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Department of Education
EH Building, Room 100
1200 North DuPont Highway
Dover, DE 19901

302.857.6720 Phone
302.857.6722 Fax

Monday - Friday 8:30 am- 4:30 pm

Faculty/Staff Profile


Department Chair


Dr. Robert Martin, Ed.D.
Chairperson/Coordinator of Physical Education
Associate Professor
EH 100
302.857.6720
bmartin@desu.edu

Graduate Program Director
Dr. Nirmaljit K. Rathee
Director, Graduate Program
Associate Professor
EH 112
302.857.6597
nrathee@desu.edu

Professor

Dr. J. Kent Chrisman
CAEP Coordinator
EH 233
302.857.6728
jchrisman@desu.edu

Associate Professors

Aleong
Dr. Chandra Aleong
EH 239
302.857.7690
caleong@desu.edu


Dr Cecil Clark
Dr. Cecil Clark
Director of Early Field & Clinical Experiences
EH 110
302.857-6740
cclark@desu.edu

Dr Joseph Falodun
Dr. Joseph Falodun
EH 211
302.857.6736
jfalodun@desu.edu

Dr. Janet Hill
Dr. Janet Hill
Coordinator of Early Childhood Education
EH 243
302.857.6718
jhill@desu.edu

Dr Keun Kyu Kim
Dr. Keun Kyu Kim
EH 245
302.857.6744
keunkim@desu.edu


Dr Elaine Marker

Dr. Elaine Marker
Coordinator of Elementary Education
EH 255
302.857.7176
emarker@desu.edu

Dr Faith Newton
Dr. Faith Newton
Coordinator of Middle Level Education
EH  235
302.857.6826
fnewton@desu.edu

Dr Richard Philips
Dr. Richard Phillips
EH 235
302.857.6826
rphillips@desu.edu


Assistant Professors

Dr. Chetanath Gautam
EH 248
302.857.6959
cgautam@desu.edu

Dr. Donald Kern
EH 238
302.857.6735
dkern@desu.edu 

Dr Yvette Pierre
Dr. Yvette Pierre
Early Field Experiences Coordinator
EH 110
302.857.7570
ypierre@desu.edu

Dr Sae Yeol Yoon
Dr. Sae Yeol Yoon
EH 244
302.857.6726
syoon@desu.edu

Instructors

Ms. Sabrina Bailey
EH 108
302.857.6877
sdbailey@desu.edu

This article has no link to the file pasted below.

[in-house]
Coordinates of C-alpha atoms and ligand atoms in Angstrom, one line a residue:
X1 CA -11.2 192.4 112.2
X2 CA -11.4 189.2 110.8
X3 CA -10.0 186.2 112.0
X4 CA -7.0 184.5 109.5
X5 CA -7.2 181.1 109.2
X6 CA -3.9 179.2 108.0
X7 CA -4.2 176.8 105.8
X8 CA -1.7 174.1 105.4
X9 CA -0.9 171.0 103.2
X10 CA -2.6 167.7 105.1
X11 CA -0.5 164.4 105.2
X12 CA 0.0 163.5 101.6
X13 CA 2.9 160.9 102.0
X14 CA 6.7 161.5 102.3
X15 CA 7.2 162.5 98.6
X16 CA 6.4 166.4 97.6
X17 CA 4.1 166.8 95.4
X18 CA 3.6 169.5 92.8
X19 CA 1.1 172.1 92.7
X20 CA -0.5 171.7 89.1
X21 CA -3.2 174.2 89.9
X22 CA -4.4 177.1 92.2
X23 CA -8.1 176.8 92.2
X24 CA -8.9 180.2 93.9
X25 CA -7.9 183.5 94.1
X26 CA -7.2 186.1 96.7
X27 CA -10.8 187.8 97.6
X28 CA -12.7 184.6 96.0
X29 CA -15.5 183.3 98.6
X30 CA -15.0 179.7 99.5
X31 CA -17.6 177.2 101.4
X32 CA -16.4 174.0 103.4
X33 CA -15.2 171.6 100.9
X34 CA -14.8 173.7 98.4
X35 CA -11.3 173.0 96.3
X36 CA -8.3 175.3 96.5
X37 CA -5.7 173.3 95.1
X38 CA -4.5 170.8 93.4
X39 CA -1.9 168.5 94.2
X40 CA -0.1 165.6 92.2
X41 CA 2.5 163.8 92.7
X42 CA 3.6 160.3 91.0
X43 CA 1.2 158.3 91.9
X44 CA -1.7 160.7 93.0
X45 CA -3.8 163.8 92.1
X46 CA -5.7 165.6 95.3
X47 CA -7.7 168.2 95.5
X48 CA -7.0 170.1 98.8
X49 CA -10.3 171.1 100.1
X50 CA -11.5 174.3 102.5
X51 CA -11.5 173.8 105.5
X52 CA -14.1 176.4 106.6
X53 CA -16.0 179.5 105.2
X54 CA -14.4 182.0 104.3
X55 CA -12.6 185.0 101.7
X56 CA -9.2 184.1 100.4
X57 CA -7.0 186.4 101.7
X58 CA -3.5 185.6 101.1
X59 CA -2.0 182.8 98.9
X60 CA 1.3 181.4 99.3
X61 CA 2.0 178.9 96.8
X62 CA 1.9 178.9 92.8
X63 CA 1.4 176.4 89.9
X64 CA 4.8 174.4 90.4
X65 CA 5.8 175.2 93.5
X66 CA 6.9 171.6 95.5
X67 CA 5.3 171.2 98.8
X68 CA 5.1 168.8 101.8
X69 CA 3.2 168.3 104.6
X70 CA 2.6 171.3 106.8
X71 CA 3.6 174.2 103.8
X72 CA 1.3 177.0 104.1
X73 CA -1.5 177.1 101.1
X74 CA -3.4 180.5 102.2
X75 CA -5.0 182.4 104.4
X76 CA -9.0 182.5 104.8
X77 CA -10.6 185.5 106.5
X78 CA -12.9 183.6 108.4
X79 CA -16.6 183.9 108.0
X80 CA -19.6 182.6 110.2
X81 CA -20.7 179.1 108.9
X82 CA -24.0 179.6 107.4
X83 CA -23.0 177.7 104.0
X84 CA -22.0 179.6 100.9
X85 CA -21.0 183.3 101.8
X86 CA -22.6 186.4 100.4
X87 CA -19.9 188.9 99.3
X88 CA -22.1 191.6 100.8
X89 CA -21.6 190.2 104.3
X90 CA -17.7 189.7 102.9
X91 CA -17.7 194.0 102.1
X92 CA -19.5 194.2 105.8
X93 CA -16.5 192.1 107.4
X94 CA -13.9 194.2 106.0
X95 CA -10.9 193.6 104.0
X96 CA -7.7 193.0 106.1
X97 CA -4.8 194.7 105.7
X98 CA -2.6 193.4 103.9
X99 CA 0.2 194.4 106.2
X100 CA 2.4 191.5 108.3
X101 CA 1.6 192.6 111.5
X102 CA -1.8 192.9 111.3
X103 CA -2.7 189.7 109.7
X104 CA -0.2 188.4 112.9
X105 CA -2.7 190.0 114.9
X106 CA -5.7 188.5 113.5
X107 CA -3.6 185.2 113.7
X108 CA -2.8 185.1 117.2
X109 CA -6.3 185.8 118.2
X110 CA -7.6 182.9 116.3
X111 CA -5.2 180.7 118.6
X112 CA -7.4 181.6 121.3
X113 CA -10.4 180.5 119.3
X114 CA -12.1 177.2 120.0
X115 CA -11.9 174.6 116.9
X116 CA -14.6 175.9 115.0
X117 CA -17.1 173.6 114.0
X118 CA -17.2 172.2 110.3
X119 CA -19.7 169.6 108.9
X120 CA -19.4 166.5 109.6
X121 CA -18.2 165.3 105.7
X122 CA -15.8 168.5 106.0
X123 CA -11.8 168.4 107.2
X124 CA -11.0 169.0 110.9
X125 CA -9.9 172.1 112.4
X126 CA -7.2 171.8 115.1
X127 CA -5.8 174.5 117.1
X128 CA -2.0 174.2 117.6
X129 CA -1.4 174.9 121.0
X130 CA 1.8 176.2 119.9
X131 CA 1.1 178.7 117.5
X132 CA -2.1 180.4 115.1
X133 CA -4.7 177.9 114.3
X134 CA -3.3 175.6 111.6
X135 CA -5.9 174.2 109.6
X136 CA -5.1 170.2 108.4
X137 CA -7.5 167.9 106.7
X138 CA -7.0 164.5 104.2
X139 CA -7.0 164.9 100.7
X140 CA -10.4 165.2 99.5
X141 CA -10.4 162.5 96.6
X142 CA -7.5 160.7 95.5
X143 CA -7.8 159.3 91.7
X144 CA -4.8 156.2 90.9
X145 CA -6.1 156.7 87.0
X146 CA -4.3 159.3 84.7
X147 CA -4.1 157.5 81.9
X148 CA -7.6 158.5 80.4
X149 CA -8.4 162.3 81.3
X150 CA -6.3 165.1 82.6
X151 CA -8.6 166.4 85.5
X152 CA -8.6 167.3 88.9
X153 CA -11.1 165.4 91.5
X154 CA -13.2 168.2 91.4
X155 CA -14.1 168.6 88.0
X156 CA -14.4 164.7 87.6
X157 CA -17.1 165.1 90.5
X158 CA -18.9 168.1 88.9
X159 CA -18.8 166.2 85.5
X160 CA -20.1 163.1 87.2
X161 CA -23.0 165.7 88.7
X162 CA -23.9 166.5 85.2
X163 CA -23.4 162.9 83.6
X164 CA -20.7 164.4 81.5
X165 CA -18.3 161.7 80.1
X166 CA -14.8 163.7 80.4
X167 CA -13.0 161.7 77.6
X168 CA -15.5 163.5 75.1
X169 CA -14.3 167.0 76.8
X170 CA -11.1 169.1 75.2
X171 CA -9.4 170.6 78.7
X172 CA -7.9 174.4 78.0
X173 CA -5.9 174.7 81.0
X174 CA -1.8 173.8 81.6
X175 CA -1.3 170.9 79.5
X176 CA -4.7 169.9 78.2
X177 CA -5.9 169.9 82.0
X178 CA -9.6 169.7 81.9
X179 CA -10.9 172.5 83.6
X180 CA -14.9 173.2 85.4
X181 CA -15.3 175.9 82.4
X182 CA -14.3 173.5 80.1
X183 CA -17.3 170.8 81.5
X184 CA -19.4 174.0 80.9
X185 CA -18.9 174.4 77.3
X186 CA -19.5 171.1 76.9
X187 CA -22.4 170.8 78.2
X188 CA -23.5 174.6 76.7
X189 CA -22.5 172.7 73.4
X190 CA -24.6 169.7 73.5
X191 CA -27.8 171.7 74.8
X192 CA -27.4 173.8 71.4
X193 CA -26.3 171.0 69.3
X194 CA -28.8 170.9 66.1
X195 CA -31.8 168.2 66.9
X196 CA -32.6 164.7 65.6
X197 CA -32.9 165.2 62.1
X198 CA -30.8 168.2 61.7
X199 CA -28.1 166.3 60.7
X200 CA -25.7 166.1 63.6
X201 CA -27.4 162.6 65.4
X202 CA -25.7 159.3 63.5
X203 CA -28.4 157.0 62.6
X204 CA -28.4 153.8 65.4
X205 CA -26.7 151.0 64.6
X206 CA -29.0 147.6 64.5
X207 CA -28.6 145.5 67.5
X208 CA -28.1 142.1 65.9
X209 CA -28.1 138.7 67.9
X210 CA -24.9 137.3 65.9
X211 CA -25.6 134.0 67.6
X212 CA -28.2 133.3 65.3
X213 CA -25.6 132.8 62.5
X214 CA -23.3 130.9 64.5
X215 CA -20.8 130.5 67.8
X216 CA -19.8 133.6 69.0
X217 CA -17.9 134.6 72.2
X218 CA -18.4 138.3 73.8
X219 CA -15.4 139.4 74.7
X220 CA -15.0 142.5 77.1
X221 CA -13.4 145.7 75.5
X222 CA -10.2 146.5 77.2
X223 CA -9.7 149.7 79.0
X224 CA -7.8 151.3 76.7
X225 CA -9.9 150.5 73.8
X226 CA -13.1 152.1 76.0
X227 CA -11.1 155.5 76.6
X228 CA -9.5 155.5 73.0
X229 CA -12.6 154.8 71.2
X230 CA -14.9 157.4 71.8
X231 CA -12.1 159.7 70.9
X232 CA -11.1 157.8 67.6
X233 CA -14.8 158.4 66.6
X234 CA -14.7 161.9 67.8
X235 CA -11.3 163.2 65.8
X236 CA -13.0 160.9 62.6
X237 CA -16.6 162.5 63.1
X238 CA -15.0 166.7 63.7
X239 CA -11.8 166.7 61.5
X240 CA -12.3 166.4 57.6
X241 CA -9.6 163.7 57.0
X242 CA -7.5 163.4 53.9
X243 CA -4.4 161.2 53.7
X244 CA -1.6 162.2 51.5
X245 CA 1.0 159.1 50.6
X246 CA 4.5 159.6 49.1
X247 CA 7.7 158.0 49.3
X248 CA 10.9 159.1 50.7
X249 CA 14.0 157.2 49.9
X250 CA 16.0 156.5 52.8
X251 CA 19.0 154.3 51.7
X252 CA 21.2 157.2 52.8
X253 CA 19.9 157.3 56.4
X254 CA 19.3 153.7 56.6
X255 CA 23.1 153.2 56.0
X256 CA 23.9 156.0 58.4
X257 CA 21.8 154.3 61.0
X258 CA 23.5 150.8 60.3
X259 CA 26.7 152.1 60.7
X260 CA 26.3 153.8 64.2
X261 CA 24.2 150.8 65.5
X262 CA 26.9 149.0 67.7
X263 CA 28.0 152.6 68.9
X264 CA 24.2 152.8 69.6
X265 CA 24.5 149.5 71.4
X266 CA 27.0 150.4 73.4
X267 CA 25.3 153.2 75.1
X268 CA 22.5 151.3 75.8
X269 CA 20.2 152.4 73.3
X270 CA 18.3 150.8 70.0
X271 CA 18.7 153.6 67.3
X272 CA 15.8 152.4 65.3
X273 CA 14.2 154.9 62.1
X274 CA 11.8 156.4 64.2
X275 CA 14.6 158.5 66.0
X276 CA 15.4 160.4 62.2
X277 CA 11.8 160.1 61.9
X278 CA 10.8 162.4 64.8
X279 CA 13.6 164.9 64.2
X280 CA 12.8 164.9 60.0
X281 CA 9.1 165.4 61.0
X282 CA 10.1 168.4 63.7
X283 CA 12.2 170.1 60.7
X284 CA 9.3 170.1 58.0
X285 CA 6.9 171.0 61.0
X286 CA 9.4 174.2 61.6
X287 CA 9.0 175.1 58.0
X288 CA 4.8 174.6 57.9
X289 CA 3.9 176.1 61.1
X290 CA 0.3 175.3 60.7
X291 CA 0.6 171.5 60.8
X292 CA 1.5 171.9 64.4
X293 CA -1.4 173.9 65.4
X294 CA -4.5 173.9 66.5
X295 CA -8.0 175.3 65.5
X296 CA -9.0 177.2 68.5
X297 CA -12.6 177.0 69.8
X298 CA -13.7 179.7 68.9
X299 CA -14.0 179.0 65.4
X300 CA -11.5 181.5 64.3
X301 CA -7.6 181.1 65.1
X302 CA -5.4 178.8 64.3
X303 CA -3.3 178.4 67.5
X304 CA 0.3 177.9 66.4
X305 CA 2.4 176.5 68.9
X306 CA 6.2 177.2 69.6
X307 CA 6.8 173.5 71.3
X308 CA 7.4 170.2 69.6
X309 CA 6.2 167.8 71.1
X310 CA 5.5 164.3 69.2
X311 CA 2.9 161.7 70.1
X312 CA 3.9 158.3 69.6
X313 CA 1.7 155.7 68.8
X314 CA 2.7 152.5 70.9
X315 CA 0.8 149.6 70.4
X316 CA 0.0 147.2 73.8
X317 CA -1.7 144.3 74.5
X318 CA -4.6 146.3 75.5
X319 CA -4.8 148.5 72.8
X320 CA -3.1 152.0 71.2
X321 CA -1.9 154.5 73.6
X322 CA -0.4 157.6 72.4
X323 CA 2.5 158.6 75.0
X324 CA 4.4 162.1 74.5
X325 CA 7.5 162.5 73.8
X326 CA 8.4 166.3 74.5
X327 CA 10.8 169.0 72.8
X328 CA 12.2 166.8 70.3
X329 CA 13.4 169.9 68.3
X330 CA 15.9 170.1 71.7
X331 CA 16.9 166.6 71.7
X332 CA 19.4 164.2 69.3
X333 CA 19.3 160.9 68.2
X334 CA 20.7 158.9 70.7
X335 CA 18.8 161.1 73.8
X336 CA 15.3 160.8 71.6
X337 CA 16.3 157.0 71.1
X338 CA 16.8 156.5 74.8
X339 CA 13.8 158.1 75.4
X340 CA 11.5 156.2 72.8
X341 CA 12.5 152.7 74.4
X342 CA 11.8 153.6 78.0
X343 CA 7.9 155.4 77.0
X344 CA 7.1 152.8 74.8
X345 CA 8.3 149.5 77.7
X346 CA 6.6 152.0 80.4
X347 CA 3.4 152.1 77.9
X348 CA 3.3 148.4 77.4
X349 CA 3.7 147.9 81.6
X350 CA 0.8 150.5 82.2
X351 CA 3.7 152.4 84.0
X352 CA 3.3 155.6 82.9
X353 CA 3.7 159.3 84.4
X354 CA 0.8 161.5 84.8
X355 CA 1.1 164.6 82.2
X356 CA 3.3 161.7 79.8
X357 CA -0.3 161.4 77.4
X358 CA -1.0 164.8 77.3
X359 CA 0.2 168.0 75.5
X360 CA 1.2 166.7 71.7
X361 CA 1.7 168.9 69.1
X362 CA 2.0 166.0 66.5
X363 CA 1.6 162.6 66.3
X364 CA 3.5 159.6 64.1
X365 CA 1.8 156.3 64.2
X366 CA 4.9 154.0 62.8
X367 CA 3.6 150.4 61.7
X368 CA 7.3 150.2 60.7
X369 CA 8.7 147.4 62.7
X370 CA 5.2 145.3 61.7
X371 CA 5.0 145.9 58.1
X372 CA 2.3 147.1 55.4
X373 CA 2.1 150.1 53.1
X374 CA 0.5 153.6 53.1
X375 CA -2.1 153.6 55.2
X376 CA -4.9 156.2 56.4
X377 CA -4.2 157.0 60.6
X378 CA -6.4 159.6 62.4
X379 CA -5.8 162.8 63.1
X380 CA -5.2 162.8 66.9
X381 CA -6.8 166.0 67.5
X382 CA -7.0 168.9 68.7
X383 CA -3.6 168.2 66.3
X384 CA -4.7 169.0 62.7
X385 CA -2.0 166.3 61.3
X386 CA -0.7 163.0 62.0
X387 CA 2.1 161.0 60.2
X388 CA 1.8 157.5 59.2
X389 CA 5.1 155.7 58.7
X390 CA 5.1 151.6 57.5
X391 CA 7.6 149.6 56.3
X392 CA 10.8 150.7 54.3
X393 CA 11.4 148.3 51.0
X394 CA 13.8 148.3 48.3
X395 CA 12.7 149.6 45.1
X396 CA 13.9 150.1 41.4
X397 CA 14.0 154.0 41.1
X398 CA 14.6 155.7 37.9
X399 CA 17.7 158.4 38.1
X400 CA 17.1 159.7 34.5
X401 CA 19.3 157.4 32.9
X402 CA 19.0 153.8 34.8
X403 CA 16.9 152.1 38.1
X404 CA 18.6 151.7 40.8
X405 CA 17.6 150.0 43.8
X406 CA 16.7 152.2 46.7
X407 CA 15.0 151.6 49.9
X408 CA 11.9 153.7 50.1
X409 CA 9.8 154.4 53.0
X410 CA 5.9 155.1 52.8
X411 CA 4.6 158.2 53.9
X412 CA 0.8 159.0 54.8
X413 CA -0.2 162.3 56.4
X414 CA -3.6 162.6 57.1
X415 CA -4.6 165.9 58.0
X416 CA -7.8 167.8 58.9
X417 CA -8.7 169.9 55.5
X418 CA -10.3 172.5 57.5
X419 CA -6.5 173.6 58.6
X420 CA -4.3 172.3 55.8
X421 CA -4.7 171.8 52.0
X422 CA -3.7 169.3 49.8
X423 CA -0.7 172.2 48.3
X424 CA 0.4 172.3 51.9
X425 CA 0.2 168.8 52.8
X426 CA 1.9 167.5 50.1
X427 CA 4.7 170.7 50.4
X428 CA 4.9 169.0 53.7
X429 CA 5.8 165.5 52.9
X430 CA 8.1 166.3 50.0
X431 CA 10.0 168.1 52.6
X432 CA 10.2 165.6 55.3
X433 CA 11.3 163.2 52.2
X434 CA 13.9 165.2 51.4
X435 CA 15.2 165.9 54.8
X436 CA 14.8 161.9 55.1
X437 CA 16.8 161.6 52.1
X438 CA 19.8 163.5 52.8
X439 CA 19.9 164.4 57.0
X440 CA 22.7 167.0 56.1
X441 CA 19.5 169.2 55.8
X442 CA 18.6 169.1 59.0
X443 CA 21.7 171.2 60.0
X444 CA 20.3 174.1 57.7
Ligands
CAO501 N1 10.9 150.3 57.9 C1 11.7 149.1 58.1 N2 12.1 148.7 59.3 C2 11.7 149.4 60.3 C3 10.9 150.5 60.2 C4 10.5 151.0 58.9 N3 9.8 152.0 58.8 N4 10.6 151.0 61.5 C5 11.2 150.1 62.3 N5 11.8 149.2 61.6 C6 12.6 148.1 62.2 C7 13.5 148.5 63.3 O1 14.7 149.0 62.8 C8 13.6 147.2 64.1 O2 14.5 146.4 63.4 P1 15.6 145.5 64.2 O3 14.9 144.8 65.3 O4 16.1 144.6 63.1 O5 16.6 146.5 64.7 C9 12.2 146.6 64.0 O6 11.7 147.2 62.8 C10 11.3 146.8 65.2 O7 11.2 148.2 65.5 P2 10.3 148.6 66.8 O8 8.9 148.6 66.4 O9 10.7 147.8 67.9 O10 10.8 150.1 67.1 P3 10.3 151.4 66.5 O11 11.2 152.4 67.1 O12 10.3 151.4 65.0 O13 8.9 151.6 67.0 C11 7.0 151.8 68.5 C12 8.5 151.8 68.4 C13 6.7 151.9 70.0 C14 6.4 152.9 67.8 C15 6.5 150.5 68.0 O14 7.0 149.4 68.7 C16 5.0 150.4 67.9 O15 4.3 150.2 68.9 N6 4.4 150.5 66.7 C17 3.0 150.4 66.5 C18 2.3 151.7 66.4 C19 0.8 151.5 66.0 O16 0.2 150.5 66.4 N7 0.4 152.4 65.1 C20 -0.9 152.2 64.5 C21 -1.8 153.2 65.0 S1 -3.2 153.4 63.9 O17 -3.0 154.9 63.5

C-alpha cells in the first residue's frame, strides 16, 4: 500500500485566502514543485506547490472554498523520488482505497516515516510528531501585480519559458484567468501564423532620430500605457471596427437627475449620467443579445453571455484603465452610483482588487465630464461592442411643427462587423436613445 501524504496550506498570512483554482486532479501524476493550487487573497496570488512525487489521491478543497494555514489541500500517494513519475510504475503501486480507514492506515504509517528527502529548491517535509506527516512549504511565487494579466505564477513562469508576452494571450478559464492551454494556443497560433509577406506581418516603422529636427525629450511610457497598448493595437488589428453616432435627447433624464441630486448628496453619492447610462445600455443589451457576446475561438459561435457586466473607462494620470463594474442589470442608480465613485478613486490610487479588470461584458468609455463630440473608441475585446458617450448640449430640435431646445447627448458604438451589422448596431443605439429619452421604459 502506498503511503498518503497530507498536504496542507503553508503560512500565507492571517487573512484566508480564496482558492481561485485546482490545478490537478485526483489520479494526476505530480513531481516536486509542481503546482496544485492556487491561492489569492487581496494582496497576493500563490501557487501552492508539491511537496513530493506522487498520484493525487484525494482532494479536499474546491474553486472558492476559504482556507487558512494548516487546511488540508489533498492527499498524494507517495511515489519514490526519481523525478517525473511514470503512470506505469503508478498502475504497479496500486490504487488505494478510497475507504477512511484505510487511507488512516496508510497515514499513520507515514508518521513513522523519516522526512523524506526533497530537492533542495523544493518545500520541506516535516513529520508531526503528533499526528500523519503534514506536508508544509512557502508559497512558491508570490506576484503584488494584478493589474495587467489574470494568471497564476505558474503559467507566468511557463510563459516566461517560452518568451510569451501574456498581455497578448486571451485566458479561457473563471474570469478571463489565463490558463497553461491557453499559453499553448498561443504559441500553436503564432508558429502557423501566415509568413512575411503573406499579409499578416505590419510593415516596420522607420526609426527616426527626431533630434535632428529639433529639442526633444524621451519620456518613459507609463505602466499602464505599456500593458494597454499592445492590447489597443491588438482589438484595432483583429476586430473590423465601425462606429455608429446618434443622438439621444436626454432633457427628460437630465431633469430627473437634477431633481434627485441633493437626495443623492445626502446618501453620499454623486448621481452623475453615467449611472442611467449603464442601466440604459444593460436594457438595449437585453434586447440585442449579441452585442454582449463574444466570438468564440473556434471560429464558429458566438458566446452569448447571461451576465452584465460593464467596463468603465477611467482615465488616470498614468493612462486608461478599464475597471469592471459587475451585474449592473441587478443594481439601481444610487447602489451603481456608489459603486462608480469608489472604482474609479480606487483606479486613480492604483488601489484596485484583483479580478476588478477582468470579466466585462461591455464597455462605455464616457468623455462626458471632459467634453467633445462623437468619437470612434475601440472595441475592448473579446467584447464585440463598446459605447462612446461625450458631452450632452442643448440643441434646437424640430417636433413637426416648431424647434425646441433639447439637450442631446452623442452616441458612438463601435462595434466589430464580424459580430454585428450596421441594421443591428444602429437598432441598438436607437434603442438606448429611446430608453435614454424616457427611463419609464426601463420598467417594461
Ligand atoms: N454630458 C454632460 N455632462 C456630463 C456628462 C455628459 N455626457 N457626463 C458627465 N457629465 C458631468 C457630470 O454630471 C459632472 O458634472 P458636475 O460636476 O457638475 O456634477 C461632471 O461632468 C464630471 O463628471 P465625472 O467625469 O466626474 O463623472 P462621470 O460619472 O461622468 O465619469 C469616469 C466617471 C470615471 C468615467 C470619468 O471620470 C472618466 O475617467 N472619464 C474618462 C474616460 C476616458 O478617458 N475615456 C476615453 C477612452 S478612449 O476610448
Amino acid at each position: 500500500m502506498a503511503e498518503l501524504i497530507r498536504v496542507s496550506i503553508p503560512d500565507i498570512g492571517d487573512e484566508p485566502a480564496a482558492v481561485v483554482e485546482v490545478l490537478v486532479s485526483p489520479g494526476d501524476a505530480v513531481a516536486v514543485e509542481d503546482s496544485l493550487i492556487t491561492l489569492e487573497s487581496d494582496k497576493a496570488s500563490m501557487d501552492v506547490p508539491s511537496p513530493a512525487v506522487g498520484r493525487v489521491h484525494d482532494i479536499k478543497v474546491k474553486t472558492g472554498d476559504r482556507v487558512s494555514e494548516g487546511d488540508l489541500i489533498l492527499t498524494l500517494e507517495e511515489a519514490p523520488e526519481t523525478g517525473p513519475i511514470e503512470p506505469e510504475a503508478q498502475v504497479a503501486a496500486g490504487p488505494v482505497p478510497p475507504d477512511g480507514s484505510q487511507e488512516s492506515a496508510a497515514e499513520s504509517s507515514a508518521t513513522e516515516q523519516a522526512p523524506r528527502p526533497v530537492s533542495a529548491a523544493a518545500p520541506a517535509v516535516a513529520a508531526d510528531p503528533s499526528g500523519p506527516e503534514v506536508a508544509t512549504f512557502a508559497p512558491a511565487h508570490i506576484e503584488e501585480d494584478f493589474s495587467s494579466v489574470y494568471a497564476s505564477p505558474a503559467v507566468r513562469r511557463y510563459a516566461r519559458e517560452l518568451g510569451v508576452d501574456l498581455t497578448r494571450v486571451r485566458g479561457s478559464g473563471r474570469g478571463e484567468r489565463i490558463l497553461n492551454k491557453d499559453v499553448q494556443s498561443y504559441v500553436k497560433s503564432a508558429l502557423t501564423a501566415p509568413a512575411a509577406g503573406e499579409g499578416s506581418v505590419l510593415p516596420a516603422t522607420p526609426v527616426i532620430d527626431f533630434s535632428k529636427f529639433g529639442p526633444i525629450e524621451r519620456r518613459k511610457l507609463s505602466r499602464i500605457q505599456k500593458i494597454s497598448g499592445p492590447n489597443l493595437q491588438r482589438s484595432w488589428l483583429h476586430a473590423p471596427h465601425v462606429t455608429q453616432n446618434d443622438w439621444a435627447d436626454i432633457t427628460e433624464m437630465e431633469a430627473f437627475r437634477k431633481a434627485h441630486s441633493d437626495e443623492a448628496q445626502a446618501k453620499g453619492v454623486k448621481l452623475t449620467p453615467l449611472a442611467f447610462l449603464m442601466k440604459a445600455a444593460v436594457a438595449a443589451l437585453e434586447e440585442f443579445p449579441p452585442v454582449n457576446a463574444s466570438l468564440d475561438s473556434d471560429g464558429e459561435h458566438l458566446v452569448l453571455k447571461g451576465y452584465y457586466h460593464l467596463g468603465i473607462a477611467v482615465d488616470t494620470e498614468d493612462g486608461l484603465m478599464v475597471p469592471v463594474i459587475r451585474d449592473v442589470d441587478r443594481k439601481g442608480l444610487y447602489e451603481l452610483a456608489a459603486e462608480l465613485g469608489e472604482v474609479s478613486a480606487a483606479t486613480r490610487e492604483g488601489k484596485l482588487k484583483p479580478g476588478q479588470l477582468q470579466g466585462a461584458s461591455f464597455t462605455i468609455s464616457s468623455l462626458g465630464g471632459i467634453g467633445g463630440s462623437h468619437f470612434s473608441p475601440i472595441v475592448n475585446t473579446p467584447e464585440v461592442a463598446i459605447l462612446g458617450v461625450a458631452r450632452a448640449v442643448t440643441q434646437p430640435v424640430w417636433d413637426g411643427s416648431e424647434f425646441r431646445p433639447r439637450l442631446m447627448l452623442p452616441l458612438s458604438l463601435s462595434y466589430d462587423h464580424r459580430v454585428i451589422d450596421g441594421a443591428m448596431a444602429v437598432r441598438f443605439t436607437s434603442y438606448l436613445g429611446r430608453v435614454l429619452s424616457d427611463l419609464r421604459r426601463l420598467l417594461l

Professional Staff

Hardy
Mr. Ricky Hardy
Praxis Coordinator
EH 106
302.857.6964
rhardy@desu.edu



Ms. Constance Pogue (Williams)
Director of Early Child Lab School
EH 116
302.857.6731
clwilliams@desu.edu


Staff


Ms. Brandi Besecker
Senior Secretary, Chair's Office
EH 100
302.857.6720
bbesecker@desu.edu


Ms. Stacey Gede
Senior Secretary, Office of Clinical & Field Experiences
EH 110
302.857.6727
sgede@desu.edu


Ms. Danielle Hicks
Senior Secretary, Graduate Program Office
EH 112
302.857.7170
dshicks@desu.edu


 
 

Bachelor of Science Degree in Nursing

Description: 

John R. Price Building
Phone: 302.857.6750
Fax: 302.857.6755

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Introduction The United States already suffers from a shortage of nurses, and demand is increasing. So a bachelor’s degree in nursing can yield terrific career opportunities and Delaware State is an ideal setting to prepare for them. Delaware State’s undergraduate nursing degree program features an unusually high degree of face-to-face interaction between instructors and students. Our nursing students work in smart classrooms and simulation labs, getting hands-on experience with electronic medication carts, computerized monitors, and other high-tech tools of the nursing profession. Above all, the undergraduate nursing degree emphasizes real-world experience and direct community involvement. Students participate in field work at public clinics, schools, assisted-living facilities, and other health care sites. They gain the skills, confidence, and communication ability to excel in this rapidly growing field. Professional Preparation The undergraduate nursing major prepares students to take the NCLEX (the licensure examination administered by the National Council of State Boards of Nursing) and become a licensed Registered Nurse. Graduates are broadly prepared for employment in entry level positions in professional nursing in a variety of health care agencies. Delaware State’s undergraduate nursing degree program is approved by the Delaware Board of Nursing (820 Silver Lake Road, Dover, DE 19904, 302-744-4500) and is accredited by the Accreditation Commission for Education in Nursing (3343 Peachtree Road NE, Suite 850, Atlanta, GA 30326, 404-975-5000, www.acenursing.org). All nursing students are eligible to become members of the Delaware State University Student Nurses Association. Students may also be invited for induction into the Delaware State University Nursing Honor Society after successful completion of the junior year of the Nursing Program, with a 3.0 GPA and in the top third of class rank. Faculty Nursing faculty at Delaware State combine years of professional experience with academic and research achievement, providing perspective and insight to act as true mentors. Instructors get to know their students as individuals and offer guidance related to the classroom, career, and in life. They also are true experts with a passion for their profession.